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Spoilt for choice: we are all curators now

Curating embraces everything these days — including sandwiches — says Jack Castle, and the superstar curators of exhibitions have become far more important than the artists themselves

18 April 2015

9:00 AM

18 April 2015

9:00 AM

Curationism David Balzer

Pluto Press, pp.137, £8.99

As words commonly used to write about the visual arts become increasingly useful to advertisers, ‘to curate’ is becoming the synonym du jour for ‘to choose’. For David Balzer however, this shift in language reflects a shift in behaviour. ‘Now that we “curate” even lunch, what happens to the role of the connoisseur in contemporary culture?’ Curationism asks. The answer, in a word, is relegation. Whereas connoisseurs know the best Rembrandts, wines and restaurants, curators promote an object to high status through their mere engagement with it, imbuing it with a new-found quality through their act of choosing. In the art world, this has resulted in superstar curators like Hans Ulrich Obrist, who tour the world making items desirable via their selection alone. In the real world, claims Balzer, ‘curating’ is the best way to look at a whole range of enterprises.

He identifies the famous Impressionist art dealer Paul Durand-Ruel as the first to do this, imparting monetary value to the avant-garde through the assurance his taste gave some 140 years ago. This is a fair, if a historical, portrayal. Balzer has a tendency to assume the world was always as it is now, right down to talking about everything — even art, especially art — in terms of free market economics.

As a result, Curationism is increasingly persuasive as it nears the present. The best sections concern the rise of conceptual art from the 1950s onwards, the rise of international high finance, and the merging of the two, causing art to respond to its newfound mainstream-fame-yet-exclusivity by critiquing the money spent on it and the museums that expensively house it. The art produced by this union tended not to be user-friendly, so curators began to be vital as translators who could explain difficult or conceptually abstract work to an increasingly diverse audience. A crucial part of the job is still ‘outreach’.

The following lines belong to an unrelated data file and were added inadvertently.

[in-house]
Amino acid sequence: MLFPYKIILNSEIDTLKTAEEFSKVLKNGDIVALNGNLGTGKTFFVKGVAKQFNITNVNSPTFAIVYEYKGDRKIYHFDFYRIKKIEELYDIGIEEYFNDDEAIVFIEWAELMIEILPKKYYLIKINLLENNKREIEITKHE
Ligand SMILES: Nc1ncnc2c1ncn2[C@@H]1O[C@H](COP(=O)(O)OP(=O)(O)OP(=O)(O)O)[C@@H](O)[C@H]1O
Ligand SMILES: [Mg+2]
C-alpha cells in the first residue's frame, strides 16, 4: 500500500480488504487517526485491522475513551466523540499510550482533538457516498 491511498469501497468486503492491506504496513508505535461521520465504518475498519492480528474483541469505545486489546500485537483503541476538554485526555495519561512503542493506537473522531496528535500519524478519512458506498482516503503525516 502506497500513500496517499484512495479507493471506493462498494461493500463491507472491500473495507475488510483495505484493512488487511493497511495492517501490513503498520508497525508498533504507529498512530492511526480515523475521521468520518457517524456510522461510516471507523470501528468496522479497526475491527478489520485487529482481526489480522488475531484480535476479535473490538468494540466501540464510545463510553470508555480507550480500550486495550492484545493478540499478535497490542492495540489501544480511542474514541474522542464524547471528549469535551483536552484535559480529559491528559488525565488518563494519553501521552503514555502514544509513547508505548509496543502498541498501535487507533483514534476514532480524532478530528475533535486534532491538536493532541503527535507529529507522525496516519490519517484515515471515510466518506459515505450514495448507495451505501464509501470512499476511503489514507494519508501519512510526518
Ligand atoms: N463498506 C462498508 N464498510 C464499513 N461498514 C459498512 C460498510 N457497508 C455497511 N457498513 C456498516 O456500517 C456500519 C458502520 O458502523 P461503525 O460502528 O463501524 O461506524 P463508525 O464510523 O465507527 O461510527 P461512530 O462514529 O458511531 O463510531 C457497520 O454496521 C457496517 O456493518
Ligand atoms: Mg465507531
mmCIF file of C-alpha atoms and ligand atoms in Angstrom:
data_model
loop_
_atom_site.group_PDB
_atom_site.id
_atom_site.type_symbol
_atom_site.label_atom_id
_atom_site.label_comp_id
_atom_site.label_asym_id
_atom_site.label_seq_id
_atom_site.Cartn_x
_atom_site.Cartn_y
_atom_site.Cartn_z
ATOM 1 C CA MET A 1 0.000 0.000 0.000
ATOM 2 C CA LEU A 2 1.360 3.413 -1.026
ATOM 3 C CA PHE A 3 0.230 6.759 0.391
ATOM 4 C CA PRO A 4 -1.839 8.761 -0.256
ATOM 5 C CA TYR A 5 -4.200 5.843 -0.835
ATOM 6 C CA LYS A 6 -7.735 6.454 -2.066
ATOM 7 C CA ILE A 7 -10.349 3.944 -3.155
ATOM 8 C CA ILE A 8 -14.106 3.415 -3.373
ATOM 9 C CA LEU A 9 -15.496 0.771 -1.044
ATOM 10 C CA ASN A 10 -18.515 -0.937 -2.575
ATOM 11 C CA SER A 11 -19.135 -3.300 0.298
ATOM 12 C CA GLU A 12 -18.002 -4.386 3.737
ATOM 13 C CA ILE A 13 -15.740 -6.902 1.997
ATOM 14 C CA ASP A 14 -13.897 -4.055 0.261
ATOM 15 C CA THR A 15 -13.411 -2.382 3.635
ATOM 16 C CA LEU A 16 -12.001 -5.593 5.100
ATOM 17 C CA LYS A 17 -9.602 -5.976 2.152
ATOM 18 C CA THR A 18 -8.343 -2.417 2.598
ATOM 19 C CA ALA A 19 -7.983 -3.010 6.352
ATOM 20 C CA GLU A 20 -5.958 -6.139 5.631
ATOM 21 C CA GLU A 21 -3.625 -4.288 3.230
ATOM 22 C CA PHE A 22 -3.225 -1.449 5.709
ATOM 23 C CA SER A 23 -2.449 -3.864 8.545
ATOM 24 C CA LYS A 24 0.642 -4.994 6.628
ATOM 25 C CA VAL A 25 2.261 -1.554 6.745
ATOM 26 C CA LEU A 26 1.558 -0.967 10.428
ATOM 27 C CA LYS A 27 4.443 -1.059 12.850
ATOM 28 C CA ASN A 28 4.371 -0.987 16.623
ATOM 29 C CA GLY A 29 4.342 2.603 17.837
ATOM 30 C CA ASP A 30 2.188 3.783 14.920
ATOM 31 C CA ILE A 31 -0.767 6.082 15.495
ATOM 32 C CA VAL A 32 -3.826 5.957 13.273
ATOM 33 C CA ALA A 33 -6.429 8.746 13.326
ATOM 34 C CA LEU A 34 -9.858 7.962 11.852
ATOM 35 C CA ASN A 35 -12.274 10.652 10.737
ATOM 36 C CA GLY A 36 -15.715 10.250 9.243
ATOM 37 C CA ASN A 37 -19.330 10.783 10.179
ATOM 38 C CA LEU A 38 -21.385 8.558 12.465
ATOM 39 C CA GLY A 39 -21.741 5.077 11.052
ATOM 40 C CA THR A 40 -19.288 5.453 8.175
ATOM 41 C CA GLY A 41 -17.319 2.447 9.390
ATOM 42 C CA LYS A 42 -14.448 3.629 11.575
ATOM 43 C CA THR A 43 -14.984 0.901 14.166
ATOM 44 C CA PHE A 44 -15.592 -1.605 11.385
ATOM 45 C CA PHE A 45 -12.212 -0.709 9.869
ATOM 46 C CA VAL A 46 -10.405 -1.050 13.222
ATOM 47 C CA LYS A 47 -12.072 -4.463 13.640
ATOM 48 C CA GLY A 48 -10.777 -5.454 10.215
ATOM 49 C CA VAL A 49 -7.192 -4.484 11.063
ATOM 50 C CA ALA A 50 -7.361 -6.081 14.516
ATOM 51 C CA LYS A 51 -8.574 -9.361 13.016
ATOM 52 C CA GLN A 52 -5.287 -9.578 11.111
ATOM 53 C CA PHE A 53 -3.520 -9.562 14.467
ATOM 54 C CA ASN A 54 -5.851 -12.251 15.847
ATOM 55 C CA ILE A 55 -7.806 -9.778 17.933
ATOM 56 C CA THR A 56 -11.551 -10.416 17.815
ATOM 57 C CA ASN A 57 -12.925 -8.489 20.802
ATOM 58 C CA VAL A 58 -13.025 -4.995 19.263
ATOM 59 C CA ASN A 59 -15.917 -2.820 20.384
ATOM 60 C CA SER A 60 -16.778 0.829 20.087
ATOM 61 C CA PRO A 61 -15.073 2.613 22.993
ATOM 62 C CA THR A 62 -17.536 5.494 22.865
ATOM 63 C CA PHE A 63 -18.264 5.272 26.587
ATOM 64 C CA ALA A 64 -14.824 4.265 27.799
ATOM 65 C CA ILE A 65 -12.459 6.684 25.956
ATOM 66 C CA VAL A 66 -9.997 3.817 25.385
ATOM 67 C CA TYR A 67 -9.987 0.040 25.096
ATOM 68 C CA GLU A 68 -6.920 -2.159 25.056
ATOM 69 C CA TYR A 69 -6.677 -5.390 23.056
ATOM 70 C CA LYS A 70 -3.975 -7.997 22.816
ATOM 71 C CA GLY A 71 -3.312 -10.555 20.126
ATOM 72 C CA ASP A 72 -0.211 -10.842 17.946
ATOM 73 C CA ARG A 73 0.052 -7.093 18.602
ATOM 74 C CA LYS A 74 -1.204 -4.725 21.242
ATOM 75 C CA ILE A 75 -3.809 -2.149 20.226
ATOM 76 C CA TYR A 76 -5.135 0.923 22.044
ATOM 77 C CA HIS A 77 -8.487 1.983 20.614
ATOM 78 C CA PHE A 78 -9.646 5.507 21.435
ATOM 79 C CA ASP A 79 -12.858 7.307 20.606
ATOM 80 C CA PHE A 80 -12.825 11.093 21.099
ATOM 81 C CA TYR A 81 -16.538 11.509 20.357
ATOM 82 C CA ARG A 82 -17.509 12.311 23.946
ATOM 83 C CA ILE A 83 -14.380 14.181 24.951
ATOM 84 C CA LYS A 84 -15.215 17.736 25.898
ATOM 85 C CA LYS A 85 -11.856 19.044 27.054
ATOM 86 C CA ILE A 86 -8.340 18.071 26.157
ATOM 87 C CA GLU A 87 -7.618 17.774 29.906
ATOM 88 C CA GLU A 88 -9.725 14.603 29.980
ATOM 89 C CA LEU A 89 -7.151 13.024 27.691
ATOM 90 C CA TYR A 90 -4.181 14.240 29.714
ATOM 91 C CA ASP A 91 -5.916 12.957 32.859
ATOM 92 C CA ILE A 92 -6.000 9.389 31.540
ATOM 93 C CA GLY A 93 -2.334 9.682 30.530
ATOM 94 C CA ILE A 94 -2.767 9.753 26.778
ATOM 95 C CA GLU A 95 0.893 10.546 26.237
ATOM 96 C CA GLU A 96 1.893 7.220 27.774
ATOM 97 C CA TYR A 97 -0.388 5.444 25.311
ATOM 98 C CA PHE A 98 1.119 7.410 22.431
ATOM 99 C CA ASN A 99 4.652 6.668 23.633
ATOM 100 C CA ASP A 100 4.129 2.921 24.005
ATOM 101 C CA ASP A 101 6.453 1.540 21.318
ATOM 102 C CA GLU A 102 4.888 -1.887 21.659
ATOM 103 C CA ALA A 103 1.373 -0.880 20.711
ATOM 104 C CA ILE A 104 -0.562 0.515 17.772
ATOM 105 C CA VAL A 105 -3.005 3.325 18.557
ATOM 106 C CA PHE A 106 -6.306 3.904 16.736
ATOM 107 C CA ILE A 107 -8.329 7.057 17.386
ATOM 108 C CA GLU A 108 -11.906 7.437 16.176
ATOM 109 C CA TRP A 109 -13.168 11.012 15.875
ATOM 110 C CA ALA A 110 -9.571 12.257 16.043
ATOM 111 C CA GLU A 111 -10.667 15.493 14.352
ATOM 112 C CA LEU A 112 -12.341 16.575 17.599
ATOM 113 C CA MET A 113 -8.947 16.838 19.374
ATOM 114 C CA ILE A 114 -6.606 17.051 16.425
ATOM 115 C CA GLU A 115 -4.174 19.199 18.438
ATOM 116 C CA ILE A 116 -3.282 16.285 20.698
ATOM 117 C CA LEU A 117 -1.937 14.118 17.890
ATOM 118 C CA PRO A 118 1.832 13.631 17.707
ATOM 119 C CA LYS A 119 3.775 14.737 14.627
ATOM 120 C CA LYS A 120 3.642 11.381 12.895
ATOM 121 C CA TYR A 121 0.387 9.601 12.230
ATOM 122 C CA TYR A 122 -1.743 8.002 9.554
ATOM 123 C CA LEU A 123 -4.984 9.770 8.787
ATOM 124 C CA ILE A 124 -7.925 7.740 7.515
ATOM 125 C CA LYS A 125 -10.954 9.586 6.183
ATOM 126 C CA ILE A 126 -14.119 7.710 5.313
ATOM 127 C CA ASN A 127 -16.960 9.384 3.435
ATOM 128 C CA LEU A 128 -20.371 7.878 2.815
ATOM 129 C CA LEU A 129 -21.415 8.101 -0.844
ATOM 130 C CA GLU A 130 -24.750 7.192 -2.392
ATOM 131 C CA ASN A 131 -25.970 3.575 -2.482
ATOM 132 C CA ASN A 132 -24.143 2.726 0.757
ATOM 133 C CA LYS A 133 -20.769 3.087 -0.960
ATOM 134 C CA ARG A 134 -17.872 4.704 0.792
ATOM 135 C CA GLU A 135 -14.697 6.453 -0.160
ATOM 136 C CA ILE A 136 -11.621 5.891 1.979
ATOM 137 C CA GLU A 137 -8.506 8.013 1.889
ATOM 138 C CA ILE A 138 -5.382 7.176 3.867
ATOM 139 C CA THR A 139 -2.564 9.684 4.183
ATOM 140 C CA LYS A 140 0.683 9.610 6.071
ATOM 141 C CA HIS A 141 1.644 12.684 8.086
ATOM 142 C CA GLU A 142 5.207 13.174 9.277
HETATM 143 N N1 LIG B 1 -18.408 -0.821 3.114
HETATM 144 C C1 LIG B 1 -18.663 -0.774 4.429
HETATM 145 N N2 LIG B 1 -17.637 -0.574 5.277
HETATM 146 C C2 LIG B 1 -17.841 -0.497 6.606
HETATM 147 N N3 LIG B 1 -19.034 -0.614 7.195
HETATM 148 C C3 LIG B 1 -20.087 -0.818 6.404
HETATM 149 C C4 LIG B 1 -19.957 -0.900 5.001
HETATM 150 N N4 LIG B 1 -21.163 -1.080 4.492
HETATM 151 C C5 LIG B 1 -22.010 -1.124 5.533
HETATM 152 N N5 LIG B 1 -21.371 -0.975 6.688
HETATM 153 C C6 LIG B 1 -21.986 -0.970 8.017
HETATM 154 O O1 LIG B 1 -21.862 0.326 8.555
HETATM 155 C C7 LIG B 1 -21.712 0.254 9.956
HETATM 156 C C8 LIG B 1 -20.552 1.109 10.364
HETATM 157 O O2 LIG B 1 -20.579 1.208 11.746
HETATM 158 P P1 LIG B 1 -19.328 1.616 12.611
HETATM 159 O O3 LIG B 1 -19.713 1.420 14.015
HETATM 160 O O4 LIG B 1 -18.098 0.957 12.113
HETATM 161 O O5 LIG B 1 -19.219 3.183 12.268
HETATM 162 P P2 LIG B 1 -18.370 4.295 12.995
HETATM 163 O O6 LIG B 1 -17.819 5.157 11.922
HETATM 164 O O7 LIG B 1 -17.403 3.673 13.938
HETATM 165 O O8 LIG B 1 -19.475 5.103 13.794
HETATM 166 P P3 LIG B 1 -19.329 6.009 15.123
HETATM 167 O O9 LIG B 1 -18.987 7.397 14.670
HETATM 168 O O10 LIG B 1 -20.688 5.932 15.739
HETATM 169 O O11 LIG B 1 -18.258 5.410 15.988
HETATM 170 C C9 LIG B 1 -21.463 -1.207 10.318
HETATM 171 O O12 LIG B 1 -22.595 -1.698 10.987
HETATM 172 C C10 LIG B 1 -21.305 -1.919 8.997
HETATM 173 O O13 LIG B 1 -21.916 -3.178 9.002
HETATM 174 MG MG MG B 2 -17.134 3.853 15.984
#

Having become indispensable, curators gained more and more control over the way artworks were shown and to whom. Balzer identifies that this has led to the once-unthinkable situation of an exhibition organiser using artists’ work as raw materials to make their own argument — a big moment in the ascendance of the curator. Now figures like Obrist exist, promoting the sort of artists they like, paranoiacally insistent that what they do is ‘work’ and sparking a proliferation of Master’s and PhD programmes in curating — topics on which Curationism is excellent.

In Balzer’s simplest formulation, curators are ‘imparters of value’. Their selling point is a unique sensibility that can like almost anything in a distinct, signature way; it is no longer what curators like that matters, but the way in which they like it. As in conceptual art, the object becomes secondary to the meaning it can have, and whoever can ascribe their meaning to it most convincingly takes the prize.

By seizing on this phrase ‘imparter of value’, Balzer can move from the specific case of the art world and the job title ‘curator’ to seeing ‘curationism’ as the impulse behind a range of activities — from crafting online personae on Facebook or Grindr to choosing what to have for lunch in Subway and Chipotle. Creative control makes our food more valuable to ourselves and ourselves more valuable to the strangers that browse us.

As an observation this seems true, but as an argument it overreaches. Though the common thread running through a range of contemporary activities is certainly ‘imparting value through choice’, the amount of activities and synonyms Balzer’s ‘curate’ is made to engulf renders curationism too broad and vague to be an effective model. If you curate a playlist or a Facebook profile and you also curate a show in a gallery, then you also curate a prize calf by selecting the cow and the bull to achieve a certain effect. Yet in its provocative eclecticism, Curationism is itself evidence of the trend it doesn’t quite manage to define. As Balzer ranges through Chipotle and Twitter and Kanye West, gliding over the specific conditions of each on the way to his personal conclusion, while imparting value by how he selects them, he is behaving exactly like a curator.

So are the publishers, in their decision to include pop-cultural items to turn a good, well-researched book about the art world into a general-interest prospect (increasing ‘outreach’). As a result, Curationism never sufficiently escapes curationism to write about it clearly. Balzer is overambitious with his diagnosis — but a symptom does emerge.

Available from the Spectator Bookshop, £8.99 Tel: 08430 600033


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